But what effect does erotic—homoerotic? —imagery have on the straight male? The answers will surprise you.

All of my test rabbits agreed that there were certain images of male bodies which were erotic. They agreed that some men are attractive, that it would be acceptable and even desirable to touch such a man, feel his muscles, delight in the beauty of the human body. Frank admitted that he had a fetish for powerful partners—he enjoys the fact that his girlfriend is taller and heavier than he is, and he loves to actually feel the hard body of a rugby player come down on him. I did not try to get any of them to commit to a particular sex act, but we did rate body parts according to homoerotic desirability by the straight male: facial features, chin, necks, strong arms, and ripped abs. All six would like to touch (caress) another guy’s abs or biceps. Four of them his legs. Two of them his buttocks. None was after his dick, understandably. All six agreed to kiss a hot rugby player. Kissing another man is way more acceptable to straight blokes than touching his wiener. Hmm.

Curiously, all six guys were a little annoyed by the way gay men ‘objectify’ male athletes. We stand accused of only seeing the body, and not the achievement of the man. Other than that, it’s quite alright for gay men to watch rugby with a slightly different angle; and all agreed that more athletes should come out of the closet—it would not reduce the attractiveness of the sport at all. Or of any sport, on the contrary. Agreement there.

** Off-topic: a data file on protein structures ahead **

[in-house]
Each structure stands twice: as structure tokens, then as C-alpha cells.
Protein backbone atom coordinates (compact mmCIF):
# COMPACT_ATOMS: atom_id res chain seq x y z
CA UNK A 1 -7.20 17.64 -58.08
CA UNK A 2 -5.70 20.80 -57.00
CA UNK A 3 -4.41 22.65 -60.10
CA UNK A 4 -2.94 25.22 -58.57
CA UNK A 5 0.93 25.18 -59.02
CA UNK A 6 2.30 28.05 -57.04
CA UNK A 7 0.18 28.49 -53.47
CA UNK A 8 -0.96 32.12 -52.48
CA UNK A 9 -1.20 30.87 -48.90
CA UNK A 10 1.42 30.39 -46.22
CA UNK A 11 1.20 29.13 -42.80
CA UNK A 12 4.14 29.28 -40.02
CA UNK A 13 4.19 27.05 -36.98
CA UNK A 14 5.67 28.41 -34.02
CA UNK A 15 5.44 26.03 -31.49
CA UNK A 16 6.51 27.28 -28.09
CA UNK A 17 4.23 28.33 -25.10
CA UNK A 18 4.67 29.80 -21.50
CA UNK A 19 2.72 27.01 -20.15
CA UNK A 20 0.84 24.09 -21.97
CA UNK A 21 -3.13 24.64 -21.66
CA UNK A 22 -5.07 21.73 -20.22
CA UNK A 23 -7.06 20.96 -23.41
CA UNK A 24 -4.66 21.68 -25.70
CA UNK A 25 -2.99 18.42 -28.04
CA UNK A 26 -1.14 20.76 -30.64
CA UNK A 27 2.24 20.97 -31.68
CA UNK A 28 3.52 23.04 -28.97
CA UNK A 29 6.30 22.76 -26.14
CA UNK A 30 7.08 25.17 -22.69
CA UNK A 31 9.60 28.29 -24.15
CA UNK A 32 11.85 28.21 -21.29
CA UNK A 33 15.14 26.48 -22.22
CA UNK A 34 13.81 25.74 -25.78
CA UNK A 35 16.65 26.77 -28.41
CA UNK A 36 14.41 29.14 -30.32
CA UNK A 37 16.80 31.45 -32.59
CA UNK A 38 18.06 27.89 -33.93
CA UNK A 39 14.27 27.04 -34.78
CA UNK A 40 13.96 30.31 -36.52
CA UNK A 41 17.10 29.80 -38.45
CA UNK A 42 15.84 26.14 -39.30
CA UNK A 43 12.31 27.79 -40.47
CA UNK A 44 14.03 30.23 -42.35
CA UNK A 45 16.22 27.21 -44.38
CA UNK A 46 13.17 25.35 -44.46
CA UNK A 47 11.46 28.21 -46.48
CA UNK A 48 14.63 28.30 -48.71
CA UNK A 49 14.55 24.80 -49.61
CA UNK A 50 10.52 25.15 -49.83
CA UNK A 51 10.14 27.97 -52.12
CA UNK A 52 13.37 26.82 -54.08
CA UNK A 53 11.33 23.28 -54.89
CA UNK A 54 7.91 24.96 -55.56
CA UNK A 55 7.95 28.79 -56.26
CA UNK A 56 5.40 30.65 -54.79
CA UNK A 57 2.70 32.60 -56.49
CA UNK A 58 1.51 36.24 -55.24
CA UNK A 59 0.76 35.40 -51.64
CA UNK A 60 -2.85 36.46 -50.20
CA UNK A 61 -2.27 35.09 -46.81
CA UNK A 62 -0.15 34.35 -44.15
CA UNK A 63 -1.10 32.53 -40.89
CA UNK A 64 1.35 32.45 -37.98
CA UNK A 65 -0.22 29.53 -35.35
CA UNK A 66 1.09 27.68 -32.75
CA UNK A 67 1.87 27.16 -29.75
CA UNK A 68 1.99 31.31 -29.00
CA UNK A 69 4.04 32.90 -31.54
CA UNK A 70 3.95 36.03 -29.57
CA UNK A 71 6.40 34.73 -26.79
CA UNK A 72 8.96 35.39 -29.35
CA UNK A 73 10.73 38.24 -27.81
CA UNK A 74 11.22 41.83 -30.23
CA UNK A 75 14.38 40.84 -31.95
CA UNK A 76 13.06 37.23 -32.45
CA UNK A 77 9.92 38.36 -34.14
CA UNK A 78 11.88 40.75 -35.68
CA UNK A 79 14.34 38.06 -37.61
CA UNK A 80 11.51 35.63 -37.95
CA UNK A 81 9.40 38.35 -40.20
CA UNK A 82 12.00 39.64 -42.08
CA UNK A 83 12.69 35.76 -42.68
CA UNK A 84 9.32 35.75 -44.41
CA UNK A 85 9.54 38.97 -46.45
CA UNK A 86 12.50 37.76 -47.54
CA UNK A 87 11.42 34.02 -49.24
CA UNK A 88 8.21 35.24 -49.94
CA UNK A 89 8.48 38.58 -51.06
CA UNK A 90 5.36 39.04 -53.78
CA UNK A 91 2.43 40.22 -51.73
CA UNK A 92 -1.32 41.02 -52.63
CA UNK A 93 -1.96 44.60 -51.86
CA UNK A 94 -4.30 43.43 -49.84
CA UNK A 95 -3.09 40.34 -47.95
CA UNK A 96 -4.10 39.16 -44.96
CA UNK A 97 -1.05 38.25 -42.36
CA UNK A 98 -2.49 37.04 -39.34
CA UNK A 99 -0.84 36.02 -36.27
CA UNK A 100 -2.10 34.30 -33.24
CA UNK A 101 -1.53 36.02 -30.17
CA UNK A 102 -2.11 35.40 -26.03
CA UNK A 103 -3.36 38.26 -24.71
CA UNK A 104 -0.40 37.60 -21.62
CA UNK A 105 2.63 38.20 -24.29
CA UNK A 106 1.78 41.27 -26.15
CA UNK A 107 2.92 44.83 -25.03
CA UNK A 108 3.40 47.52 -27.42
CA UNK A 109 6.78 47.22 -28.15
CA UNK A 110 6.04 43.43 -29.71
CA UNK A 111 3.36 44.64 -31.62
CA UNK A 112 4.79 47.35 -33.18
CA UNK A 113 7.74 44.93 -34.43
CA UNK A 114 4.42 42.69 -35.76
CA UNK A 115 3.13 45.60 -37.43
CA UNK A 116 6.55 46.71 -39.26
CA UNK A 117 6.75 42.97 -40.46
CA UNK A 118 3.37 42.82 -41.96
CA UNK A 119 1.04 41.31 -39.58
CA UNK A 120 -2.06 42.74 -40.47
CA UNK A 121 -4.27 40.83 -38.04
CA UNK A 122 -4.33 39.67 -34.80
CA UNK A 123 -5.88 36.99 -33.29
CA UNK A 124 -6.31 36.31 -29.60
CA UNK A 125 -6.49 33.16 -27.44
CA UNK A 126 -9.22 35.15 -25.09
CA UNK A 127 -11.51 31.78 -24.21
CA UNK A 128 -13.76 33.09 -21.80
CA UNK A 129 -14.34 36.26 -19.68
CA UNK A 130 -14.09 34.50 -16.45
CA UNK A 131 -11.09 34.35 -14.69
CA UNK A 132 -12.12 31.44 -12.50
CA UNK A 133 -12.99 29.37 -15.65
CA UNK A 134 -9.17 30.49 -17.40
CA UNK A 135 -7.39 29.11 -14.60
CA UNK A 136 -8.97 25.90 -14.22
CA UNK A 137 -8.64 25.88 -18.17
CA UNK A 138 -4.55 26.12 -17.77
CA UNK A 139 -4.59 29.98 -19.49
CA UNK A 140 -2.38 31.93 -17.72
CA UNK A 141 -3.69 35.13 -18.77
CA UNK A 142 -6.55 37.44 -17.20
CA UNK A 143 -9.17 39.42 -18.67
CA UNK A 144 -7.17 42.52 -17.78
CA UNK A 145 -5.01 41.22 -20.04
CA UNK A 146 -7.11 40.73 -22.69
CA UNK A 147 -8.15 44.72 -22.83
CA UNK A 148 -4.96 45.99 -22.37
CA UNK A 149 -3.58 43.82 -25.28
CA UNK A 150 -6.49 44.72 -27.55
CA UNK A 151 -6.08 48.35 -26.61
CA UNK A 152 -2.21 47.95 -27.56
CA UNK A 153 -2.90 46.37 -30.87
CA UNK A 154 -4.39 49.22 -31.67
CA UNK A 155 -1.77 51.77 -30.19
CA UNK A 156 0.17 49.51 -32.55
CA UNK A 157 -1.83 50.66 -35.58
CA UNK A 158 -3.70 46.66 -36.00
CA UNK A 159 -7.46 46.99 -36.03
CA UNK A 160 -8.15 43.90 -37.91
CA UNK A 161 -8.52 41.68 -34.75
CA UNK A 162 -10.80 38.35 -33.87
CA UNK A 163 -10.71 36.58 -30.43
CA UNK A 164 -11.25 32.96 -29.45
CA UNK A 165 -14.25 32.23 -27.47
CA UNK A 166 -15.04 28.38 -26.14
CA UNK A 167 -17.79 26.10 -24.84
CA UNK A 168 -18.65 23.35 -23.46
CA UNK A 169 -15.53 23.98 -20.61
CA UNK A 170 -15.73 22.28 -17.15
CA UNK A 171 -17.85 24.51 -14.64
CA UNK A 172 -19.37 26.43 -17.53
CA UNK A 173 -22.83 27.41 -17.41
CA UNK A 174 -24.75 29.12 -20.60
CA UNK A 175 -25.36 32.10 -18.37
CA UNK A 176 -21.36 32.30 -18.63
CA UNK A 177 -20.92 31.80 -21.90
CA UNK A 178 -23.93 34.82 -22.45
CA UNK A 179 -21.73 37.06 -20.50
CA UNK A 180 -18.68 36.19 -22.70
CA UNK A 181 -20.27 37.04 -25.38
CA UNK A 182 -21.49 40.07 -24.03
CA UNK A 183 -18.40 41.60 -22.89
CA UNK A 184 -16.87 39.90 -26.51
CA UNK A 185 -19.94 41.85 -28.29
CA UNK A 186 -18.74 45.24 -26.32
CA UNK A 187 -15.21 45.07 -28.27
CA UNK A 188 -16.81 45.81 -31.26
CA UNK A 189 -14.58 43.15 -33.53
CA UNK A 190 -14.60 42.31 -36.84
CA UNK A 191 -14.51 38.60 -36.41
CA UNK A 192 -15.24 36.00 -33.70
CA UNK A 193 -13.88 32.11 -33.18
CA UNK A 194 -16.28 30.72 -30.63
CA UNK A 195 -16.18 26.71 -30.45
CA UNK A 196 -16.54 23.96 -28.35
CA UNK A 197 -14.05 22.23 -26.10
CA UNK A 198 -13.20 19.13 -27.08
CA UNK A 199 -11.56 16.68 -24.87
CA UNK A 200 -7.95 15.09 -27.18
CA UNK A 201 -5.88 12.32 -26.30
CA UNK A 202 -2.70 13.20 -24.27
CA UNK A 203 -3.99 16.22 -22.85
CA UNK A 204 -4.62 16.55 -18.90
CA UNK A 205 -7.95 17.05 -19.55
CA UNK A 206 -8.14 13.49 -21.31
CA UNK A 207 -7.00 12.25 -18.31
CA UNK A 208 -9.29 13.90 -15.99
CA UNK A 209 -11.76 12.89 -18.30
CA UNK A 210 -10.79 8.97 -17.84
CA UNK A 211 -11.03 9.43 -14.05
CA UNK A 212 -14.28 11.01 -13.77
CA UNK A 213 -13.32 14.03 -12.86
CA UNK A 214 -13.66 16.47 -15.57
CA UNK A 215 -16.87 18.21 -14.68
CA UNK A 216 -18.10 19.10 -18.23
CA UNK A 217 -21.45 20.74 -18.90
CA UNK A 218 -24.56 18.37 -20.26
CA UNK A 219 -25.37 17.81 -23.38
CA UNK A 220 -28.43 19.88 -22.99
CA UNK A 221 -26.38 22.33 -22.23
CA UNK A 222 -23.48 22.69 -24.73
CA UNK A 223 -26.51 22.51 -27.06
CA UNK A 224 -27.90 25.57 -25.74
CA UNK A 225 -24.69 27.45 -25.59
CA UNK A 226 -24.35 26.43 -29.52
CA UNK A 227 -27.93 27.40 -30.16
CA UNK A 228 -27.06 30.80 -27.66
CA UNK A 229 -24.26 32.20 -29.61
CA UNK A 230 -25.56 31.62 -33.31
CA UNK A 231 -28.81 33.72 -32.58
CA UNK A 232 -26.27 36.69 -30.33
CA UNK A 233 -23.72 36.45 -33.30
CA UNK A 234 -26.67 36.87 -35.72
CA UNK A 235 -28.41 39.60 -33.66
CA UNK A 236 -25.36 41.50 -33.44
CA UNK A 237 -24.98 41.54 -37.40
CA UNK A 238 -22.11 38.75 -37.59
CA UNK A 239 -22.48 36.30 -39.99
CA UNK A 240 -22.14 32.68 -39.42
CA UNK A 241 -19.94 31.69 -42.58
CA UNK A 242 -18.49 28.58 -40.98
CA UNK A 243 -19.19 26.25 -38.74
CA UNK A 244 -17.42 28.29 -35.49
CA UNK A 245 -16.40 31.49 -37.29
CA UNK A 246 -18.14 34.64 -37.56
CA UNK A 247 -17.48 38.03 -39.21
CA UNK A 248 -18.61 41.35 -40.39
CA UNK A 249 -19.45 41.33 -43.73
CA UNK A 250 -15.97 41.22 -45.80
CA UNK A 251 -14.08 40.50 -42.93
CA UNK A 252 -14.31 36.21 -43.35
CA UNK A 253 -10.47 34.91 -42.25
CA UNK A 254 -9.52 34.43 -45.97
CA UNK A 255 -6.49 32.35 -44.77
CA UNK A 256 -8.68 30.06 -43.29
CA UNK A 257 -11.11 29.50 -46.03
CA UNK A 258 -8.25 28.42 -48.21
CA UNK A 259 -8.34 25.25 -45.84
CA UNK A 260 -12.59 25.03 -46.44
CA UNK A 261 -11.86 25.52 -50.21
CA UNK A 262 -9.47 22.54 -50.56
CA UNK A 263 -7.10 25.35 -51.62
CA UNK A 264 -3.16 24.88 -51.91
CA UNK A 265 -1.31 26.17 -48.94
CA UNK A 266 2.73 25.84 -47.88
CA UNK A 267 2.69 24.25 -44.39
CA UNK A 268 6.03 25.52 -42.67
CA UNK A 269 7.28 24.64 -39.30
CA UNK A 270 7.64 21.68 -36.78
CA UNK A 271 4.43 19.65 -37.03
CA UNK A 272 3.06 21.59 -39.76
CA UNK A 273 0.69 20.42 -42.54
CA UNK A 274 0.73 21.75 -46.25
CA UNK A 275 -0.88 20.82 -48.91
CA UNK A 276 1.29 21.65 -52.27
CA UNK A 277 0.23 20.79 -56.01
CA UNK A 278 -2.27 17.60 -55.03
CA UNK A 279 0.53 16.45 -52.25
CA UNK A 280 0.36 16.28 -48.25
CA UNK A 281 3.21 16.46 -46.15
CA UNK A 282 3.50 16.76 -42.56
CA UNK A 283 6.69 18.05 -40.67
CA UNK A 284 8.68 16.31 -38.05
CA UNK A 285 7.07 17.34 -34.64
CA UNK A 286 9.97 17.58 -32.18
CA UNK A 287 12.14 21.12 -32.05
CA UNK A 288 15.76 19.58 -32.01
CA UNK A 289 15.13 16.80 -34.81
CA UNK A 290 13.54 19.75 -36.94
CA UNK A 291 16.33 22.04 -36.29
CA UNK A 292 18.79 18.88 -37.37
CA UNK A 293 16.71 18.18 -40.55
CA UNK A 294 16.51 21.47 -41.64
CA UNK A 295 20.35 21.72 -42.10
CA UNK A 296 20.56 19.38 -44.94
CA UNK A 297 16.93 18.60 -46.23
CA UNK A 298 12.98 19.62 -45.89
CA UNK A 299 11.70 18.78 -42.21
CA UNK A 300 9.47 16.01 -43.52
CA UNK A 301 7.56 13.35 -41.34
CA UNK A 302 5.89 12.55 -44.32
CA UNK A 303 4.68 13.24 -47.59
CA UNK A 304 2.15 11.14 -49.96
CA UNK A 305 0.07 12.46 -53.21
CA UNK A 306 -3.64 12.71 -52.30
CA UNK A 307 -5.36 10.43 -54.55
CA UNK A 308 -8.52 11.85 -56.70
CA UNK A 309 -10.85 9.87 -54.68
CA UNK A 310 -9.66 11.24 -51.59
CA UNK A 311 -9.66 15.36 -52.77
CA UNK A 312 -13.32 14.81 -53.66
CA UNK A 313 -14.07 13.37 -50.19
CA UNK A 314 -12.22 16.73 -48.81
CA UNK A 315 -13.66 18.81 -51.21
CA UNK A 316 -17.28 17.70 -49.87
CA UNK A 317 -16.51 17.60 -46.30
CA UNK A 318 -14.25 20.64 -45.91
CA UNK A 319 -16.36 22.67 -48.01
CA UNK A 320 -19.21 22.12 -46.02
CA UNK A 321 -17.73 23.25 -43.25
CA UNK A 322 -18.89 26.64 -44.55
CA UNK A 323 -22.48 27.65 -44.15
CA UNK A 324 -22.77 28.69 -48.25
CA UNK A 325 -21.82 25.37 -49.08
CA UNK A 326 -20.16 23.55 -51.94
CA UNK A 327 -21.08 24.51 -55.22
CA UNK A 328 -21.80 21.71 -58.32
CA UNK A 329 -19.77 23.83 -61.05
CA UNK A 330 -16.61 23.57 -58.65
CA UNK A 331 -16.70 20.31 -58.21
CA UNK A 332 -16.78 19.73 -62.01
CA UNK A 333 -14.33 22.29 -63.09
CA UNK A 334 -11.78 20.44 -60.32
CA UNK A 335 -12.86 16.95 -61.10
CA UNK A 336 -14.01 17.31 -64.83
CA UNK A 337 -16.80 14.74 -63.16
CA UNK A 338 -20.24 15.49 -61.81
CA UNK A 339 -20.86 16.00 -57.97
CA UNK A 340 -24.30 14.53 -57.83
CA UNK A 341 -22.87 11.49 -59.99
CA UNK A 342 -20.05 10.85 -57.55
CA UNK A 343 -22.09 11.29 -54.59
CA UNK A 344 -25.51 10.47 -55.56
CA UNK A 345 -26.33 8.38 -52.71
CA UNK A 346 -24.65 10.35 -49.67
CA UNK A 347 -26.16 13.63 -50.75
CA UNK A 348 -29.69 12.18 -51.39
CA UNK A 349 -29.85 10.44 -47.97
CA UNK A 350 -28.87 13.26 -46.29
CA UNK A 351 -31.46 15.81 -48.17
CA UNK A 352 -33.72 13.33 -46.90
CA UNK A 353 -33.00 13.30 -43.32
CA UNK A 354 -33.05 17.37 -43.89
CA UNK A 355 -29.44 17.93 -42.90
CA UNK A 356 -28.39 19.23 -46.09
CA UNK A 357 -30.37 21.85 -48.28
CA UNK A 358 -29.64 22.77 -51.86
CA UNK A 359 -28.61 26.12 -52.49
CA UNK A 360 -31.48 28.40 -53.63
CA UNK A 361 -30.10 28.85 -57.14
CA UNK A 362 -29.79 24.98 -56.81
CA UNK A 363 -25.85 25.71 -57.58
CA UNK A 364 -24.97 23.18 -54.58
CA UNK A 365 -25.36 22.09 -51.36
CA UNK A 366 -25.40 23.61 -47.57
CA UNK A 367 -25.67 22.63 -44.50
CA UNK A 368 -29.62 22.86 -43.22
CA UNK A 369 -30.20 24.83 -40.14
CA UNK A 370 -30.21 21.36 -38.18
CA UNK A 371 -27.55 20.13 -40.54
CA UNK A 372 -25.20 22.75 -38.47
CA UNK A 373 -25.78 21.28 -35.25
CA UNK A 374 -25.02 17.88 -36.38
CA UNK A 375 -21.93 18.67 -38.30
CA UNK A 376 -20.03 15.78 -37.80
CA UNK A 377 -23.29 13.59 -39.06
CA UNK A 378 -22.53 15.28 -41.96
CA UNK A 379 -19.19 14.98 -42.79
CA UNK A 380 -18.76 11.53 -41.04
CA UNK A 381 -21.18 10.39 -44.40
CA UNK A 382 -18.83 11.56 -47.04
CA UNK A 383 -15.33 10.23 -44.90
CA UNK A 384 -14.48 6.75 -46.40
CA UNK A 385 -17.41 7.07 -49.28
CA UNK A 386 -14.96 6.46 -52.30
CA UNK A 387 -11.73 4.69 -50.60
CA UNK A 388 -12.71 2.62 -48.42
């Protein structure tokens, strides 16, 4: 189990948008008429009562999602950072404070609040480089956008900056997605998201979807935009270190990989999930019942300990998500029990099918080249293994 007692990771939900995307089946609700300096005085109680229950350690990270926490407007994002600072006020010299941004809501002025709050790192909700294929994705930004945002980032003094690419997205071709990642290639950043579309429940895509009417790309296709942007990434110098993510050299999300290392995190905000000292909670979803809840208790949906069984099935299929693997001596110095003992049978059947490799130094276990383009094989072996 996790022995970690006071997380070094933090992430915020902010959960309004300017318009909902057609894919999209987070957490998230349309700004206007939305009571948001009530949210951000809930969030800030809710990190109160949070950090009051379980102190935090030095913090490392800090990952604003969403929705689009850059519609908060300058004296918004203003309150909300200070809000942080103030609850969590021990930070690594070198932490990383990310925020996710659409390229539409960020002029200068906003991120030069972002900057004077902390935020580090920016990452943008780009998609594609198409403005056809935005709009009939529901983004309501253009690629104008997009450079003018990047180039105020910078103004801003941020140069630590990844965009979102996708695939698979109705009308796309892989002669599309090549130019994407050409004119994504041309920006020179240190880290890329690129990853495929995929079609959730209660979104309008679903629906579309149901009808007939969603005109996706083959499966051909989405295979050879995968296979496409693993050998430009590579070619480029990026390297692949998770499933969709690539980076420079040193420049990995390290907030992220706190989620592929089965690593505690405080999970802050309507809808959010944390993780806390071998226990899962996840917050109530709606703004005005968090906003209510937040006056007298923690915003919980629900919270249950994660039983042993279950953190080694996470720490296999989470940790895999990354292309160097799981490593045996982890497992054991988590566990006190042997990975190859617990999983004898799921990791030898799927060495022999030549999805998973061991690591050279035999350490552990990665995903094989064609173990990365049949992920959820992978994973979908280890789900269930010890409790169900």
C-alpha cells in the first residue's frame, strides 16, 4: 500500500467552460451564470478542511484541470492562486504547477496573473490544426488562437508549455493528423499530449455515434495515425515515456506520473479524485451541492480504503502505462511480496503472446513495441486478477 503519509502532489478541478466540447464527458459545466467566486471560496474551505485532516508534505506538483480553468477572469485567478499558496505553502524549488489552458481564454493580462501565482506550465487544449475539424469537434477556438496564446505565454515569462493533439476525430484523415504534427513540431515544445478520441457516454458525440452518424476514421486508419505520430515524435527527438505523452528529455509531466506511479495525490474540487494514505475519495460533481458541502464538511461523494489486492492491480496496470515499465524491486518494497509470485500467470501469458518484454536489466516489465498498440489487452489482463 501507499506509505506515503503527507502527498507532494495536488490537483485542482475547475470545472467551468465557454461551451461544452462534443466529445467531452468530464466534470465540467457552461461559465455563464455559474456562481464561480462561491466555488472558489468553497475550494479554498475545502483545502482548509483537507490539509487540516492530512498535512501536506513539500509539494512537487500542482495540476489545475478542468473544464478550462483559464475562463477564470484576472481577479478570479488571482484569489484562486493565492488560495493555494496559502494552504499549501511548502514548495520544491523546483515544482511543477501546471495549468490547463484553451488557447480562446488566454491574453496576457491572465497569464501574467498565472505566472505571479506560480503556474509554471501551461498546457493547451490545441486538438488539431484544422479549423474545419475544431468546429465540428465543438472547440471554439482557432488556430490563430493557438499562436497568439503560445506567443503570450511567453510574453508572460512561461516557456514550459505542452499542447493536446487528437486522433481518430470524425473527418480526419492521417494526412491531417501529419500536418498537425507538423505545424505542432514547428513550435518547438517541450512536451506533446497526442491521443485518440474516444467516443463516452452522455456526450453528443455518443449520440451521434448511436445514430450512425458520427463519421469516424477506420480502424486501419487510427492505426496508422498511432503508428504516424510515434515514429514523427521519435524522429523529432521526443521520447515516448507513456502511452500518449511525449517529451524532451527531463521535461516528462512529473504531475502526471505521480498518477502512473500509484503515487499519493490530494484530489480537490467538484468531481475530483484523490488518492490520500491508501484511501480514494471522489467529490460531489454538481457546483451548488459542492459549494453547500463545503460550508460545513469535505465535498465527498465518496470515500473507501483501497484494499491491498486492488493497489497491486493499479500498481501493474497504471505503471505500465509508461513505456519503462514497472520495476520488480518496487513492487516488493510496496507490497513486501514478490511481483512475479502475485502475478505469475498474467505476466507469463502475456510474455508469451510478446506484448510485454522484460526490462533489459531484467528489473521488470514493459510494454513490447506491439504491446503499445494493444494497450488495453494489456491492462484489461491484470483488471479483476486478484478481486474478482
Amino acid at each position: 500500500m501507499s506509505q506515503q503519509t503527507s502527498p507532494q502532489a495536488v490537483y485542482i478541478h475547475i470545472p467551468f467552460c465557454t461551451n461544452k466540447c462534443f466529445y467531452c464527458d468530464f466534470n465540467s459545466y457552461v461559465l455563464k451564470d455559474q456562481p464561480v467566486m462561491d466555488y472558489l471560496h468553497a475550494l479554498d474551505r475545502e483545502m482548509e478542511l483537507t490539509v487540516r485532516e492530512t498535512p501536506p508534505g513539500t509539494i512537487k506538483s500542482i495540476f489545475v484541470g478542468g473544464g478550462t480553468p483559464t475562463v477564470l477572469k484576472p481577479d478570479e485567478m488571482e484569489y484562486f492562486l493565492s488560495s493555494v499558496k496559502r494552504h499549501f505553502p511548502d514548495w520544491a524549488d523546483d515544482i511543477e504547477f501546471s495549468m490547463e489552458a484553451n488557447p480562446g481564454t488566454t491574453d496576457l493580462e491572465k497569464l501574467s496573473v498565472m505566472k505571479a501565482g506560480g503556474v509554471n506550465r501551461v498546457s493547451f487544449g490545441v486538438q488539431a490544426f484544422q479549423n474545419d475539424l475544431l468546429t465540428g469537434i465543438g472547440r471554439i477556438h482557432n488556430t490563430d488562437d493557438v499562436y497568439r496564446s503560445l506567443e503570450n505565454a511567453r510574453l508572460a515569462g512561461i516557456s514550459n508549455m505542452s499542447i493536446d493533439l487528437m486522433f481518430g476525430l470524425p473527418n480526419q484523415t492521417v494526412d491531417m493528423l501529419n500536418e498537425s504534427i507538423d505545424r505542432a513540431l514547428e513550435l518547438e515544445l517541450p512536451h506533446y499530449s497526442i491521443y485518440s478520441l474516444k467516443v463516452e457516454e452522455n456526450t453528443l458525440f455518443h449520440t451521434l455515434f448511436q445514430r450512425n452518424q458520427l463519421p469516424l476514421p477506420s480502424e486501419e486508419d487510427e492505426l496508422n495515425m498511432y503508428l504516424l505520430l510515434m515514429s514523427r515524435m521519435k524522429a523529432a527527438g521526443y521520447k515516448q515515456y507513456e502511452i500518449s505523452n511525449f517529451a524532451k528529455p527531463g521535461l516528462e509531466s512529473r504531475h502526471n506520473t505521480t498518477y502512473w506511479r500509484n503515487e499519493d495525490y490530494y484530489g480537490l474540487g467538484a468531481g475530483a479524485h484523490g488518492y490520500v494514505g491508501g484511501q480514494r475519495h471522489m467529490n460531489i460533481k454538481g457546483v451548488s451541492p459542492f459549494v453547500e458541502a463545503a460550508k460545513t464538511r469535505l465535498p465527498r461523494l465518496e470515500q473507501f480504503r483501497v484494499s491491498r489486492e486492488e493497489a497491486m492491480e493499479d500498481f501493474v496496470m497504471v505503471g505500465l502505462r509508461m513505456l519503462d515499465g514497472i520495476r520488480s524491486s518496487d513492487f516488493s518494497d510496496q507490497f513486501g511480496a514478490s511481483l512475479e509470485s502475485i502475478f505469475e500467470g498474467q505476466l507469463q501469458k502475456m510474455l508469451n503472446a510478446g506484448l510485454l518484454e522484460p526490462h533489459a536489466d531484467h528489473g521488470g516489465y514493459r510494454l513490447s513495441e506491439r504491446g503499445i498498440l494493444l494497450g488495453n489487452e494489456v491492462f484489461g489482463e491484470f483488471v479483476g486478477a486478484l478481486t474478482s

As for the reasons why straight males of today can admit to erotic fascination of the male body, whereas any such talk 100 years ago would have been almost certainly ridiculed?

“Because these days, you don’t have to be the tough guy anymore. It’s much more liberating to be just a human being first, and a man second.” There are certain expectations of a male role (toughness, resilience, uprightness, yadda yadda yadda) which ruled male behavior for centuries and are now gone. Men who are able to adore or appreciate another male body without hangups, and—more importantly—who are able to talk about it openly, are less likely to start wars. It is male societies which create the problems of this world. False pride, priggishness, the focus on power-relationships, these are all ‘male’ traits which are rightfully left behind.

The final frontier then: gay sex, gay partners, gay stuff. Why did David buy my book Benedetto Casanova and bring it to the seminar? Mostly because he was interested in the time—the 18th century, and Italy. He decided to ignore the gay bits in the book and focus on the historical aspect.

“Ultimately, I found that I can enjoy the descriptions of gay sex too. It may not be my cup of tea, but you know—it’s just sex, and it kind of works the same way, minus the breasts. It wasn’t too bad.” What did the others think of queerness? Not much, really. Flippancy or outrageous dress did not bother them, neither did two men kissing on the bus. They are all a bit embarrassed by ‘girly men’ or female impersonators, but “even they can be fun”. The one thing everybody agreed on hating was gays who shove it in your face all the time, who have no other subjects to talk about than gay stuff.

I understand guys. So, let’s talk rugby instead. Enough queer stuff. England-Wales weren’t half bad, ay? Smashing game. Oooh, and ah do fancy that Owen bloke. Inne looking brave in them tights! Pwoah!

 

Images from Dieux du Stade.